1. CL Financial dividends – The group paid dividends to its shareholders three days after writing the same Governor for urgent financial assistance.  Is it the Governor’s view that it was legal and prudent to pay dividends in that situation of virtual insolvency?
    2. Directors’ legal responsibility – Under the Companies Act, Directors can be held liable for mismanagement.  They have a legal liability to properly manage the affairs of the companies under their direction.  Speaking on 10th November 2009 at a conference on “The Global Financial Crisis: Institutional Management and Regional Opportunities” – see – the Governor, in his closing remarks, said –

      “I prefer, however, to focus on the governance issues because, without doubt, the failure of Clico was a failure of Governance … it was absence of controls from the Board of Directors.  Clico shows what damage could occur when prudence is clouded by unbridled ambition.   Clico shows what can happen in the virtual absence of a risk management framework and the absence of internal controls.  Clico shows that we need to rethink corporate governance … not only in Trinidad and Tobago but in the region as a whole.”  (Please note that the emphasis is the Governor’s.)

      If one is unable or unwilling to pick the ‘low-hanging fruit‘, which are well within grasp, why should we believe you will take action in more complicated and contested cases?

  • The financing mechanism…Are assets being sold, or not? – The other aspect the Governor spoke on was the difficulty in getting payouts for a significant number of depositors and policyholders.  That has been widely reported in the press according to this newspaper’s reports on the Governor’s statement – “He said some of the payouts to CL Financial stakeholders were taking longer than the authorities had anticipated because the company was facing a liquidity problem and the pace of disposing of the assets to cover the payouts was going very slowly.”Up until now, I had assumed that the payouts were being funded by the Treasury via the Central Bank and that those monies would be recovered by sale of CL Financial assets – all in accordance with the MoU.  We are now getting a top-level statement that if assets are not sold, the payouts cannot proceed.  Is this another way of saying that the Treasury support has reached its limits or is it a sign of deeper conflict?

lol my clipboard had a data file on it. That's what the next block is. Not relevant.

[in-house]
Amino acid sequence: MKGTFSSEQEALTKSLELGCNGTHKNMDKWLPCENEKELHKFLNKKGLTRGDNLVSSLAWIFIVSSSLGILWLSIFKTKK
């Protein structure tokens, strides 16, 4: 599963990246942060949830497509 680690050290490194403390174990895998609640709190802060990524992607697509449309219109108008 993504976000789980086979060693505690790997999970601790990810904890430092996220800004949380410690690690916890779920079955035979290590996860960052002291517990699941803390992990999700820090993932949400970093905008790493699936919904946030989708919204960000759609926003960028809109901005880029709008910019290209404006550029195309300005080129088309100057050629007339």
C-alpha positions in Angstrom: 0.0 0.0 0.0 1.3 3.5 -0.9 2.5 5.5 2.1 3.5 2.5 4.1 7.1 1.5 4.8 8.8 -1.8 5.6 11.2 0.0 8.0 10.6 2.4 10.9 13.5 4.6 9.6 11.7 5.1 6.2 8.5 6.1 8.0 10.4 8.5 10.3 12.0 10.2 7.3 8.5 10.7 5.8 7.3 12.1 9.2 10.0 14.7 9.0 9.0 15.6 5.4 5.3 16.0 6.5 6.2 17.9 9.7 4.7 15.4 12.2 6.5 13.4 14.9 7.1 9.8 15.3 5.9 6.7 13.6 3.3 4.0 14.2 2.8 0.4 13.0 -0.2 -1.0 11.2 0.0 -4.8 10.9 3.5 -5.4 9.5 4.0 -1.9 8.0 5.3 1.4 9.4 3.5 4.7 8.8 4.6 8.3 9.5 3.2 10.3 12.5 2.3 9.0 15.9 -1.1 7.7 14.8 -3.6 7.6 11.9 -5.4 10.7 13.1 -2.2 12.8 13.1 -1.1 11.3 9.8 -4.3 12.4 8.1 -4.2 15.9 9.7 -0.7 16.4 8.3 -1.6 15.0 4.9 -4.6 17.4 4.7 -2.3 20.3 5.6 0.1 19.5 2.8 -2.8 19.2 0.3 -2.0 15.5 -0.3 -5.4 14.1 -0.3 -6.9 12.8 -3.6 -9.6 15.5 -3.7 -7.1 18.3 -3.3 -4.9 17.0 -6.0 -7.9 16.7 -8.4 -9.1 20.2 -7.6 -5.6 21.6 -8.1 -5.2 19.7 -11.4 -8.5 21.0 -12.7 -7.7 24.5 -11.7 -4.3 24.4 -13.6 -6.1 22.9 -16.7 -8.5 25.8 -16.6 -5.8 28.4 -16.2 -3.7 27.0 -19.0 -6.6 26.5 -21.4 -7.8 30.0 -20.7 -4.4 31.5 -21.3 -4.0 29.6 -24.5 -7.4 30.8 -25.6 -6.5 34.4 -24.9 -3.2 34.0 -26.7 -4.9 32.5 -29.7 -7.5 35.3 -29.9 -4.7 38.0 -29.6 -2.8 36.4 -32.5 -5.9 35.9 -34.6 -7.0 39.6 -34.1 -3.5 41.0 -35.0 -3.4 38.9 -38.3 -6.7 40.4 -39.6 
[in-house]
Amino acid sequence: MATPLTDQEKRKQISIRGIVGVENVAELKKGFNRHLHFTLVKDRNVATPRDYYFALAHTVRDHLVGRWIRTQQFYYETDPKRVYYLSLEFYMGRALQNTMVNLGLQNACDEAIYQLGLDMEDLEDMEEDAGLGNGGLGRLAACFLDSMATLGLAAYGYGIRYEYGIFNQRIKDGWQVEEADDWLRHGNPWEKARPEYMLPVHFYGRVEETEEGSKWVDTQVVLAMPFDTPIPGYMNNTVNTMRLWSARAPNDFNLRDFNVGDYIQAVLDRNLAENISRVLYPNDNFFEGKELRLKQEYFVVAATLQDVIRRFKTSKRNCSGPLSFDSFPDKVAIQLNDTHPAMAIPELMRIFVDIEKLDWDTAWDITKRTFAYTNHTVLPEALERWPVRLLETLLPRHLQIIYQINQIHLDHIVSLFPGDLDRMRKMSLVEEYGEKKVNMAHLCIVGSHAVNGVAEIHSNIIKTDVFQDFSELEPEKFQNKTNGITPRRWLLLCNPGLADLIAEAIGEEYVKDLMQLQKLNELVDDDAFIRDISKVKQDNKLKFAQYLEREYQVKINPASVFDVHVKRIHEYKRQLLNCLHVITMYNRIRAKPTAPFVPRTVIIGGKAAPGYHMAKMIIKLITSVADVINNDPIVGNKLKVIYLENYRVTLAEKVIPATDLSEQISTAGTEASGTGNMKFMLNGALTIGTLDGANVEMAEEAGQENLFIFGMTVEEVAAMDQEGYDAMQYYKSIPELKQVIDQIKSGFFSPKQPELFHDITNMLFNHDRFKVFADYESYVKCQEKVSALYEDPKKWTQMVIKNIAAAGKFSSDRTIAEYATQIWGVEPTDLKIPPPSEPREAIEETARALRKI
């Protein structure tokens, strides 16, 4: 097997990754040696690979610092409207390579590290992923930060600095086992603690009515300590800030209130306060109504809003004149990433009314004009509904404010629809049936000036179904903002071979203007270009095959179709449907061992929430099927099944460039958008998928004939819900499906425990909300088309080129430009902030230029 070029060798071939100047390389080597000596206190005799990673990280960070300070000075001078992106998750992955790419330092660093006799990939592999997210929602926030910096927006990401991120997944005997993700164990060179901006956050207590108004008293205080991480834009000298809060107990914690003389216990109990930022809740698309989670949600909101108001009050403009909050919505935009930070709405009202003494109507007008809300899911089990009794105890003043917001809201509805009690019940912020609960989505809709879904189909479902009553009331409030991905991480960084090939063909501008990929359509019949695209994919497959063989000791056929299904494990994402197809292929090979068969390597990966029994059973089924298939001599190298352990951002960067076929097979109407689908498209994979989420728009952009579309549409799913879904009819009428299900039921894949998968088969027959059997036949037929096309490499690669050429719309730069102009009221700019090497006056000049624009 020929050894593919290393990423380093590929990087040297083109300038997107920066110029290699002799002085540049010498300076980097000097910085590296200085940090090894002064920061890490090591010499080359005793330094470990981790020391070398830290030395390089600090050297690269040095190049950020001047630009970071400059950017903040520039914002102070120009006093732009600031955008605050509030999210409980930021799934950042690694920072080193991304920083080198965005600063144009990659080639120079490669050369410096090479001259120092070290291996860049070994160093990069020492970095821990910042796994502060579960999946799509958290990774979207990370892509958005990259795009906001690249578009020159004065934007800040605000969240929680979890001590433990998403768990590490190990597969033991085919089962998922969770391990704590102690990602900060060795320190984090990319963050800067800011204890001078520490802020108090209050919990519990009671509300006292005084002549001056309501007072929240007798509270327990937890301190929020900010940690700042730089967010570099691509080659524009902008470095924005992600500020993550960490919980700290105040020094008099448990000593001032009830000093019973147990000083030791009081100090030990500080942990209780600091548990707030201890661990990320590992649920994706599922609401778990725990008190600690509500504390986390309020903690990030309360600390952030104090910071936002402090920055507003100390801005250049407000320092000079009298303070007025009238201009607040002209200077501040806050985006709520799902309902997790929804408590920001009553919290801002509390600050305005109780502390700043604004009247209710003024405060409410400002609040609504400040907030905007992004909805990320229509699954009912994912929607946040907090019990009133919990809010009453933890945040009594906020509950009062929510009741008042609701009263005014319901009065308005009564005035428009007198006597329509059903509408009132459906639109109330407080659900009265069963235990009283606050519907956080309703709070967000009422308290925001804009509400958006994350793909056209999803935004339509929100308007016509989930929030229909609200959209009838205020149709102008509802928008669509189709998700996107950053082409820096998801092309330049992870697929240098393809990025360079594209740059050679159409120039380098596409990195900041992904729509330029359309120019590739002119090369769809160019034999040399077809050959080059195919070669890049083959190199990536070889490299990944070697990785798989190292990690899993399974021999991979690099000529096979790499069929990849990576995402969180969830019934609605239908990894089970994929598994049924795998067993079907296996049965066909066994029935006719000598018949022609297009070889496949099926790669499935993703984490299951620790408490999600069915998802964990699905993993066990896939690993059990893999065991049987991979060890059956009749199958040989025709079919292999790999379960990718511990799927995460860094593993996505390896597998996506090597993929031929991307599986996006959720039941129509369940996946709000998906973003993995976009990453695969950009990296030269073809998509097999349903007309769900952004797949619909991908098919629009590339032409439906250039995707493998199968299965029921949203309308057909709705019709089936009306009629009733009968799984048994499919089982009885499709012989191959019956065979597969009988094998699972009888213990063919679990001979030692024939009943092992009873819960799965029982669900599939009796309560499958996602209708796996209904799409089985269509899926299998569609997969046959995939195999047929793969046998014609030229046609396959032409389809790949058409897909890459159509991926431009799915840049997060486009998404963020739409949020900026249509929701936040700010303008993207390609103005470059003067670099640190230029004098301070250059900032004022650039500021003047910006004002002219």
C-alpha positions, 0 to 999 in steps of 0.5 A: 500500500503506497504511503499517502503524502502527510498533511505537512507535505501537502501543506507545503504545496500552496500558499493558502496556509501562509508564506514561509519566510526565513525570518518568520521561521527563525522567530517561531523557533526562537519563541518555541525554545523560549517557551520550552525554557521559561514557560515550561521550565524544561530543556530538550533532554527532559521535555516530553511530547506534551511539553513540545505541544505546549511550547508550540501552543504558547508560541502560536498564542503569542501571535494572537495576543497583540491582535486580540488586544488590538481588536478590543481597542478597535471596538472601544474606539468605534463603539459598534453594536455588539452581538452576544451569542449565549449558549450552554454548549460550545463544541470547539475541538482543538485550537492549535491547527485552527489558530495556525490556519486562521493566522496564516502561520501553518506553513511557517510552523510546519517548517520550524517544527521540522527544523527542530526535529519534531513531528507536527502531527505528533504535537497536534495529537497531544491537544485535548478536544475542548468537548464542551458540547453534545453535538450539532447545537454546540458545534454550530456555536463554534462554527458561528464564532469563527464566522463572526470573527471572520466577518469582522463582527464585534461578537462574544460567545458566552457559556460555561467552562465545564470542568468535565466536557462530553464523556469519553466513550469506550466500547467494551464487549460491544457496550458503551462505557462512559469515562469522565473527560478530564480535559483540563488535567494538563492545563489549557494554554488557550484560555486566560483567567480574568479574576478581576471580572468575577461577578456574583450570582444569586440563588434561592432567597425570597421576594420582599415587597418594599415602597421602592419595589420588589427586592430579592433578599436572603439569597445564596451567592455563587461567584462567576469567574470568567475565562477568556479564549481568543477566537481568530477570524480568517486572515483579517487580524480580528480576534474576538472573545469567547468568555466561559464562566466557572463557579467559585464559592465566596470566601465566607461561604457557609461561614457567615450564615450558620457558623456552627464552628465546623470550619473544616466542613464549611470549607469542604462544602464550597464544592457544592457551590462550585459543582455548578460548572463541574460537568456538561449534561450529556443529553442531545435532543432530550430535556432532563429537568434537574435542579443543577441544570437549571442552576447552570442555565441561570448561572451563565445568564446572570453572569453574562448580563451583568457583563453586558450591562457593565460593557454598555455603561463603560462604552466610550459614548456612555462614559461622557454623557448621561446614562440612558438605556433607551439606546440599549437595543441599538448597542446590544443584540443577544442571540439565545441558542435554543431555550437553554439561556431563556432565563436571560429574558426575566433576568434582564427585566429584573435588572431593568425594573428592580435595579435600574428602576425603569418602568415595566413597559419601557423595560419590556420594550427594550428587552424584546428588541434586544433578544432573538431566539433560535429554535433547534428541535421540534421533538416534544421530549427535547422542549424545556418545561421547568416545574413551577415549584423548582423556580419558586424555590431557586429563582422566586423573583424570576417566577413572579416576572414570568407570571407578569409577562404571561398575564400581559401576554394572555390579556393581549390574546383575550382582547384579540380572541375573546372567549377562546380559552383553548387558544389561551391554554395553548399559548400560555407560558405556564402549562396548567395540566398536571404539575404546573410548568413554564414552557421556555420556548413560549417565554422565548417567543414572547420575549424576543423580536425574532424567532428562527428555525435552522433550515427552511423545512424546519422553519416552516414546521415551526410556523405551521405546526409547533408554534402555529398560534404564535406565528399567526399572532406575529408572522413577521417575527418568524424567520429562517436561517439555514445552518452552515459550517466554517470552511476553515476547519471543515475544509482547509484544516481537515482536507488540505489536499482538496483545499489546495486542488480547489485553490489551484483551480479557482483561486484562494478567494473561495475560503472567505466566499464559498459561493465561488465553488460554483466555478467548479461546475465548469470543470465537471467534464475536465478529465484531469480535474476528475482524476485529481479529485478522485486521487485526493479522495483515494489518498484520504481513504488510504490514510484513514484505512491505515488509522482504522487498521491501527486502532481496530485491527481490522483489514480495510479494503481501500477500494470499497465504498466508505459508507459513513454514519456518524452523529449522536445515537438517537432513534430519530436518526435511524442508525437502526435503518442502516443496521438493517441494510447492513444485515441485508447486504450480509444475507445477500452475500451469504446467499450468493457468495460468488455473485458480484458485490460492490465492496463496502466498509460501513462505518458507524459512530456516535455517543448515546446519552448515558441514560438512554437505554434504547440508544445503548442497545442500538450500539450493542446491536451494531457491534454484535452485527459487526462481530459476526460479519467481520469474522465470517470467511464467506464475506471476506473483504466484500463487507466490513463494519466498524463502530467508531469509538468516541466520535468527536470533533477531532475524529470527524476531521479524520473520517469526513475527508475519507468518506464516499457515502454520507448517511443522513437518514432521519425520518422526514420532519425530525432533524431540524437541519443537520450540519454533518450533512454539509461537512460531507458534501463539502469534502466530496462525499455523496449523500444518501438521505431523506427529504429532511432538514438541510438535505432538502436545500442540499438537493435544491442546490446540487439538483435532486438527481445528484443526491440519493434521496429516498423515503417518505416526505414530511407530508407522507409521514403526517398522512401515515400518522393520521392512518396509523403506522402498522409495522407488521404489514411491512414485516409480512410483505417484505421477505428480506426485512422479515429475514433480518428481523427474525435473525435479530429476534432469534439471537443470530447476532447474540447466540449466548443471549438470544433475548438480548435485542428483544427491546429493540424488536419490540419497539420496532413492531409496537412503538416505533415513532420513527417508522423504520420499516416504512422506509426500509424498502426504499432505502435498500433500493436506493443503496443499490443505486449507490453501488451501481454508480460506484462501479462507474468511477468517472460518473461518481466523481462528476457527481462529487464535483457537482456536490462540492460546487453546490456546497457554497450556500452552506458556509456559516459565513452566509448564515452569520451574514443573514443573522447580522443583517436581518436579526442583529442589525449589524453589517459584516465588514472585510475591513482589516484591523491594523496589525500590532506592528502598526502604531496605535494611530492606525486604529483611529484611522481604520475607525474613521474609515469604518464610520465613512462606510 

On Thursday 15th October 2009, Mariano Browne, Minister in the Ministry of Finance, spoke at the post-Cabinet press briefing – see – and his reported statement was very clear – ‘Browne also said government had no intention of selling any of the assets of Clico, one of the three CL Financial-owned companies that was being bailed out. “One needs to be judicious in terms of the managing of the assets at CL Financial Group, given the depressed state of the market both here and internationally. There is certainly no intentions (sic) of selling the assets. The position is to manage them and manage them well,” he said.

    It is either that there has been an unannounced, significant shift in policy on this important matter or there really is a scene with ‘turmoil and jostling’.  Both statements cannot be true.

    We were told in the 2010 Budget that the monies allocated to the CL Financial bailout were some $5.1Bn, which is a huge amount of money.  I am beginning to wonder what is the total amount of money really allocated to this bailout and if we are ever going to recover it.  Just to make 2 examples, we have had the British-American Insurance Company’s insolvency, announced in November 2009, and the government’s subsequent commitment to put $50M USD towards that regional effort to construct a new company.  Also, on Christmas Eve we heard of the $400M commitment to pay CLICO pensions due to ex-Caroni workers.  What are the real totals?